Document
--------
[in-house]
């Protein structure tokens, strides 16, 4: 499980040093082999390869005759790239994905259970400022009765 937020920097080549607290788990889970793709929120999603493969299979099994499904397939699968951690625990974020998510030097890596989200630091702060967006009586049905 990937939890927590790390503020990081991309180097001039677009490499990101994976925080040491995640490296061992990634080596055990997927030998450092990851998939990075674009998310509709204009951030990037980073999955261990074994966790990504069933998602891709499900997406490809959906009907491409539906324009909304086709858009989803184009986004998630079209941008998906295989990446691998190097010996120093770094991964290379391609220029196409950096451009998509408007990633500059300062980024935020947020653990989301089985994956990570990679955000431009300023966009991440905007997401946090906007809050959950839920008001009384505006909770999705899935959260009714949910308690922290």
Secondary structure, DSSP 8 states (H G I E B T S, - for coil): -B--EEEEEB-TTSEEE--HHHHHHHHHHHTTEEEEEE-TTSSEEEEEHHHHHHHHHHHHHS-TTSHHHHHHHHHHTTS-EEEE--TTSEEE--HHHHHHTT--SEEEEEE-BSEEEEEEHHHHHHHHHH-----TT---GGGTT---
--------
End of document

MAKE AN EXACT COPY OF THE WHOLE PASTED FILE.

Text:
[in-house]
């Protein structure tokens, strides 16, 4: 499980040093082999390869005759790239994905259970400022009765 937020920097080549607290788990889970793709929120999603493969299979099994499904397939699968951690625990974020998510030097890596989200630091702060967006009586049905 990937939890927590790390503020990081991309180097001039677009490499990101994976925080040491995640490296061992990634080596055990997927030998450092990851998939990075674009998310509709204009951030990037980073999955261990074994966790990504069933998602891709499900997406490809959906009907491409539906324009909304086709858009989803184009986004998630079209941008998906295989990446691998190097010996120093770094991964290379391609220029196409950096451009998509408007990633500059300062980024935020947020653990989301089985994956990570990679955000431009300023966009991440905007997401946090906007809050959950839920008001009384505006909770999705899935959260009714949910308690922290």
Secondary structure, DSSP 8 states (H G I E B T S, - for coil): -B--EEEEEB-TTSEEE--HHHHHHHHHHHTTEEEEEE-TTSSEEEEEHHHHHHHHHHHHHS-TTSHHHHHHHHHHTTS-EEEE--TTSEEE--HHHHHHTT--SEEEEEE-BSEEEEEEHHHHHHHHHH-----TT---GGGTT---